• Create a Web page with basic info: name, picture, gig schedule.

• Begin to create an Internet fan base with e-mail lists.

• Work on building a solid set list of songs.

Months 4–6:

• Record a decent three-song demo using a basic digital audio workstation, or rent an inexpensive digital studio.

• Play more visible shows with increasing attendance.

• Tighten up the pacing of the show and eliminate long breaks between songs and equipment changeovers.

• Engage in more aggressive street marketing to increase your recognition factor with the general public in your area.

Months 7–9:

• Get demo reviewed in local papers and fanzines.

• Get demo reviewed on Internet music sites.

• Put good reviews on Web site.

• Put MP3 of demo songs on Web site.

• Get demo played on a local college radio show.

• Get on weekend shows in opening or middle slot.

Months 10–12:

• Develop an attractive bill of solid bands with consistent draw of fans.

• Give the bill a name/theme/tag line, such as White Punks on Dope, Heavy Metal Blowout, Hot Country Nights, Songbirds Unplugged, Rocking Night of the Year, or Blues Jam Explosion.

• Sell lineup to a local club for a weekend night appearance.

• Make yourself the headliner.

• Use college radio to promote your big weekend show by giving away tickets over the air.

• Advertise your show with flyers and postcards.

• Decide what makes this show special, concentrating on attention-getting facts: rare occasion to see a certain band; special guests; reputations of the other bands including sold-out shows or better-than-average record sales; drink specials; ticket discounts for fans who meet certain criteria (arriving early, sisters who show I.D., or men dressed as Deborah Harry).

• Use special aspects of the show to interest the press in mentioning it as a noteworthy, exciting entertainment event.

• Highlight the show on your Web site and give tickets away via the site.

• E-mail your fan list and give tickets away via e-mail.

• Headline your weekend show and sell out, having to turn fans away at the door.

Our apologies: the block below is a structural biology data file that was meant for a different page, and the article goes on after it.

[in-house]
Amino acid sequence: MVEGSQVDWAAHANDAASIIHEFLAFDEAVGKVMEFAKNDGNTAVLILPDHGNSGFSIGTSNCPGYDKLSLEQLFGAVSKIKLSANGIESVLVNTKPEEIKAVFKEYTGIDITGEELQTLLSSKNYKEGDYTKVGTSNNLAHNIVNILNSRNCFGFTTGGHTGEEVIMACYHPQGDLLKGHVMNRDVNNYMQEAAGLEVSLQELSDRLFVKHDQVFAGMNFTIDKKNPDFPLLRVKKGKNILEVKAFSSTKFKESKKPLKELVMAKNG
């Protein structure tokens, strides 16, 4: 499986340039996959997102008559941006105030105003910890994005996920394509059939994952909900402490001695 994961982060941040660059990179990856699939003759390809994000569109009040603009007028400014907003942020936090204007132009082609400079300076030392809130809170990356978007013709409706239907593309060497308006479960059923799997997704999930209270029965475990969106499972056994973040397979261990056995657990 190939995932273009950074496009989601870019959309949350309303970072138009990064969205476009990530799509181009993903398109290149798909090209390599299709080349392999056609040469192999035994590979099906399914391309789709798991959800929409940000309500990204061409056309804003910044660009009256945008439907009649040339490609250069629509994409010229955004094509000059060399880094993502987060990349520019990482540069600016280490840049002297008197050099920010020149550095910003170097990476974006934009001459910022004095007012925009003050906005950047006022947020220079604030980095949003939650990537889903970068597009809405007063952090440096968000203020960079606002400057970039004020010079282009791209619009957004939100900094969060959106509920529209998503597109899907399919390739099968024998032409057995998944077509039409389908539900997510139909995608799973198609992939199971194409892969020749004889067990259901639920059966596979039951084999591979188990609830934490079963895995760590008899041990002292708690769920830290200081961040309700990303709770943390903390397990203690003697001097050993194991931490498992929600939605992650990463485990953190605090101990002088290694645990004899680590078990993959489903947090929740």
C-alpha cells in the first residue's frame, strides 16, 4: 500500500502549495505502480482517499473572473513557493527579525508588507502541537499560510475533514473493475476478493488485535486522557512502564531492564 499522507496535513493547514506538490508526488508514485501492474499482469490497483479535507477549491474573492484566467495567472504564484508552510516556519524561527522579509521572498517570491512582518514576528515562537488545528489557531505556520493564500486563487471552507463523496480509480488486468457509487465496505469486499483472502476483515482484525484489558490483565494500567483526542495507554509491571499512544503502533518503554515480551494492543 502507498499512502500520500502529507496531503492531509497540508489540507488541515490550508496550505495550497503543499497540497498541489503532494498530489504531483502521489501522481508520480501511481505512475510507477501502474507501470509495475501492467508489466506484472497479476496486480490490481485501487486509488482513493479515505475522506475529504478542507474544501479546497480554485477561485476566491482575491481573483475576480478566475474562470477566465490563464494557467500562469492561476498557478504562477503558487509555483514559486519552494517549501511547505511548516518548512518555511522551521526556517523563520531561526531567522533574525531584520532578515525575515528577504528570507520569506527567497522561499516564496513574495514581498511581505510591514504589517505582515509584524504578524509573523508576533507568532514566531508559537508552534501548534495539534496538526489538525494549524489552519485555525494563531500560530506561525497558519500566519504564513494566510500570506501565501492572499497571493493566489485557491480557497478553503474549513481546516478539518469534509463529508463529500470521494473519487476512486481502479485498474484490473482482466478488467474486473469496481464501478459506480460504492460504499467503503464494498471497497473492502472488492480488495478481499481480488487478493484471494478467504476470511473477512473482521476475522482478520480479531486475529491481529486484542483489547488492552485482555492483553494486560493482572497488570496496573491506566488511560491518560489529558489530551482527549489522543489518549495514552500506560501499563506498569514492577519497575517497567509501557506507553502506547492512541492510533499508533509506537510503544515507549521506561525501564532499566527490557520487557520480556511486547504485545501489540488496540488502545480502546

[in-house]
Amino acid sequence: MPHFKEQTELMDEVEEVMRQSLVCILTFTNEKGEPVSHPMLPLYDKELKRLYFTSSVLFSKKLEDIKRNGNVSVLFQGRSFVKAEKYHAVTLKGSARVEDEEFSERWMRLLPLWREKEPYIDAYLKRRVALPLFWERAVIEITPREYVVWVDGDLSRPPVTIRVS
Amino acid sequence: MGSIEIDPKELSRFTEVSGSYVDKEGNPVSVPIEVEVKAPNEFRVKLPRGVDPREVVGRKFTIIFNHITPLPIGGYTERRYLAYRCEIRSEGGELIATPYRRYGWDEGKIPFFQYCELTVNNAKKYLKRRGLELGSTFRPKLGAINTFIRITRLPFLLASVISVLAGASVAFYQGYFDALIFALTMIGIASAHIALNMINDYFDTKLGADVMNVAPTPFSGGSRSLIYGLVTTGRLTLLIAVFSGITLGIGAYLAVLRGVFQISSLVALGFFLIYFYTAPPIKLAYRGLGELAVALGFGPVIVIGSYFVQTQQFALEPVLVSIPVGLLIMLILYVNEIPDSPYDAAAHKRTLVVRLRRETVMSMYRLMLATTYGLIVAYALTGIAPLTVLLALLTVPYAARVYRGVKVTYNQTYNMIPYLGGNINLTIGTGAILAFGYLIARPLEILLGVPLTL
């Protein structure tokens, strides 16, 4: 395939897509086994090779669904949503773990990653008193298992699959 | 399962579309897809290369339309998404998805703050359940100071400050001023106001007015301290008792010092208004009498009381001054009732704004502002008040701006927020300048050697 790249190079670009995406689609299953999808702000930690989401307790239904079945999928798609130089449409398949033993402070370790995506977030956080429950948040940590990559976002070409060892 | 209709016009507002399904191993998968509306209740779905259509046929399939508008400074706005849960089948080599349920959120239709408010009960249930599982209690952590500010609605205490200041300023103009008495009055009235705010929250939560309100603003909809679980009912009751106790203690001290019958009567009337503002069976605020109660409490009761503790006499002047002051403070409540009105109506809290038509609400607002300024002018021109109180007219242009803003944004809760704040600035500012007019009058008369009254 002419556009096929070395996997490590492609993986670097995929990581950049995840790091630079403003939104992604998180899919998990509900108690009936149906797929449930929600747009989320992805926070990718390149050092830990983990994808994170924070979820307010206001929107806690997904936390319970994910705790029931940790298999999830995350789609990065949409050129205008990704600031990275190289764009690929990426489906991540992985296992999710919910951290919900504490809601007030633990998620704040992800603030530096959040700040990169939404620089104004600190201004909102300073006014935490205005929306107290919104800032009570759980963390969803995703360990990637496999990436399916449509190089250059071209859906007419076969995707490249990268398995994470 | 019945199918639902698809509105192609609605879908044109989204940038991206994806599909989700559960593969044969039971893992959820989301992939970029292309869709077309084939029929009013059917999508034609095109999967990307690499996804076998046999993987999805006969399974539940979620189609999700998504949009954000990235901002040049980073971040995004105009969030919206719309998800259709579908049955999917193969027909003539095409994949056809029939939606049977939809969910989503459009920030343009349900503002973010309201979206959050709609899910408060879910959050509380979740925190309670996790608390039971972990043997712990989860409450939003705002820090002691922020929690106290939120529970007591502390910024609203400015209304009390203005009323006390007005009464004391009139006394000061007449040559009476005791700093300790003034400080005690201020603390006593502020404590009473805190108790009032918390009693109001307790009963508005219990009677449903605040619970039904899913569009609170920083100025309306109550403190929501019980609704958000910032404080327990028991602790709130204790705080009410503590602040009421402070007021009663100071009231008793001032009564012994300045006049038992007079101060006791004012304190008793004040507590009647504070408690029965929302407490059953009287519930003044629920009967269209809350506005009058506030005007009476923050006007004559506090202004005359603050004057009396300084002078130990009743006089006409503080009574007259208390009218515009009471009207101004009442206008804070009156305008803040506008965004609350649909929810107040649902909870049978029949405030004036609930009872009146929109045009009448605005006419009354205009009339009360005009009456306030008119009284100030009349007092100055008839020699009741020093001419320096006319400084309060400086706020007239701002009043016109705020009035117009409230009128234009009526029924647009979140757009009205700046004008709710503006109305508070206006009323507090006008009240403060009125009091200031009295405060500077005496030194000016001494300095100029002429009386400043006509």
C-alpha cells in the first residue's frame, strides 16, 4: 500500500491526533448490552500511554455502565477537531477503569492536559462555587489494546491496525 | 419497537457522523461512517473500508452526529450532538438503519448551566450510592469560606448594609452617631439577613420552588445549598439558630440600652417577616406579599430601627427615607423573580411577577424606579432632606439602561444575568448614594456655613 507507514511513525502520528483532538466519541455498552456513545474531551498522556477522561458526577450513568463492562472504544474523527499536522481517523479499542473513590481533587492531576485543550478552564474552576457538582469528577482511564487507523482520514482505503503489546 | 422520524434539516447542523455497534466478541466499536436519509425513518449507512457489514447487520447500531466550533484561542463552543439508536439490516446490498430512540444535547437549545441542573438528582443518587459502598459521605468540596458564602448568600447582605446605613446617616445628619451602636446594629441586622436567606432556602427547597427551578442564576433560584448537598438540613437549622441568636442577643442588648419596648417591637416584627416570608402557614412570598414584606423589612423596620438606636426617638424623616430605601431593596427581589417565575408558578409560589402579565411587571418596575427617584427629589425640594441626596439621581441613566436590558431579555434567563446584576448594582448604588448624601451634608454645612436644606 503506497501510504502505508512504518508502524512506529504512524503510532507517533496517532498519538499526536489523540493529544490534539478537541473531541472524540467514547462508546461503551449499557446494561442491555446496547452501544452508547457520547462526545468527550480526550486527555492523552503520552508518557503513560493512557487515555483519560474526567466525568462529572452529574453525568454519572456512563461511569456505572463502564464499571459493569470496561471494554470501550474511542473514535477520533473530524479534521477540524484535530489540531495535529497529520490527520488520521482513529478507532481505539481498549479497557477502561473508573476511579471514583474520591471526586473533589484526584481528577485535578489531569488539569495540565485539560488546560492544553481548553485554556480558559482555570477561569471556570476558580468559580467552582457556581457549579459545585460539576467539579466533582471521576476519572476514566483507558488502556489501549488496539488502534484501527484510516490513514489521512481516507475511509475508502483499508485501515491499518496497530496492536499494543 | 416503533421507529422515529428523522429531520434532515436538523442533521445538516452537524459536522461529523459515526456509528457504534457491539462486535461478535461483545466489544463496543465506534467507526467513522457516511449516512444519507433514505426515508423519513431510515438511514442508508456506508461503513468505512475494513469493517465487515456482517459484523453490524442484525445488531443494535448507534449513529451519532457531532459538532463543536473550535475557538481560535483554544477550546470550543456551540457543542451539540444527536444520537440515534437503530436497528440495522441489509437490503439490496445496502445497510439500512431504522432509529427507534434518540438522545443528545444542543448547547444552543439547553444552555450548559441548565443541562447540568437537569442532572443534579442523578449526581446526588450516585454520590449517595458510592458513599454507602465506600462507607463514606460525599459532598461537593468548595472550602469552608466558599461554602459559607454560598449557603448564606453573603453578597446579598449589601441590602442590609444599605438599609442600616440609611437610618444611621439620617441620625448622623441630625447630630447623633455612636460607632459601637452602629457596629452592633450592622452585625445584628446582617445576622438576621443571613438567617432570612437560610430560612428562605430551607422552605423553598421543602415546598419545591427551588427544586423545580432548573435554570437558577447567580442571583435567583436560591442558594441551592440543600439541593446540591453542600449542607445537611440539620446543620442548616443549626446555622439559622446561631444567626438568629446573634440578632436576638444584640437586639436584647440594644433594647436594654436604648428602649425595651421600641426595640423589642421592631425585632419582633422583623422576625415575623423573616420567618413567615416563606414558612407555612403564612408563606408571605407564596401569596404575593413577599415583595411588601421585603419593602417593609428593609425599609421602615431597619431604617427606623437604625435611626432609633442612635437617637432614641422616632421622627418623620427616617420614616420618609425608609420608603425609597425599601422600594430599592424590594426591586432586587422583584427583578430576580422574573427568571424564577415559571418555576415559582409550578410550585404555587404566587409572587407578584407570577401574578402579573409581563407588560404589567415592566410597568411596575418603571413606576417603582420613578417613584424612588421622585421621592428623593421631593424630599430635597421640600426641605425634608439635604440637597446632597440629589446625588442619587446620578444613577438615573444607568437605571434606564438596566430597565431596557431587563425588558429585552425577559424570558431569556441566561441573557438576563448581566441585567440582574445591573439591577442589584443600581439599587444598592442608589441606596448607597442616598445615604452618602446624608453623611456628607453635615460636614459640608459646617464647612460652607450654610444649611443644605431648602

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Year Three, Goal A: Record a CD with a professional producer


Months 1–3:

• Ask your band friends for producer recommendations.

• Look on the back of your favorite CDs for studios, producers, and engineers who have worked with bands in your area.

• Pick five in each category of producers, engineers, studios.

• Contact these people (if you contact 15 people, you will most likely hear back from five, and one to three of them will be interested in working with you).

Months 4–6:

• Record a CD (or EP) with one of the contacts who responded favorably.

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Year Three, Goal B: Sell your recording independently


Months 7–9:

• Release the CD by placing it on consignment in local music stores.

• Post it for sale on your Web site and online music sites so you can track your sales and fan interest.

• Get the CD reviewed in your local press, fanzines, and Webzines to coincide with its release.

• Play a CD release party—big show that coincides with release, with attendant publicity and focus on the CD’s availability.

• Get one cut played in regular rotation on your local college station (this means writing and recording one really good song that gets consistent reaction no matter who is listening—girlfriend, producer, club manager, or other band).

Months 10–12:

• Play area gigs regularly in and around towns within an evening’s drive, selling the CD at shows.

• Put the CD in local music stores in each gig location.

• Perform live at record stores to promote CD sales—these are called “in-stores.” (While many people think brick-and-mortar record stores are a thing of the past, they remain the most important link for building a fan base and getting exposure. Record stores—especially the independents—are the new town halls of music and should be used as fully as possible.)

• Continue to promote and sell on your Web site.

• Coordinate with each college radio station in each college town to help promote your show; offer to give away tickets or the CD so they can announce when and where you are performing and which record stores carry the disc.

• E-mail your fan list to call these stations and request a specific song from the record; call the music director every week and tell him or her more and more good news about people’s reactions to that specific song (press, sales, etc.).

• Get song added to play list of college station.

• Publicize this fact in your press releases and on your Web site.

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Buy the book: Hot Hits Cheap Demos

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Year Four Goal: Sign with an indie label


Months 1–3:

• Expand your scope regionally, picking another three towns to conquer, so your reach has a ripple effect through a region.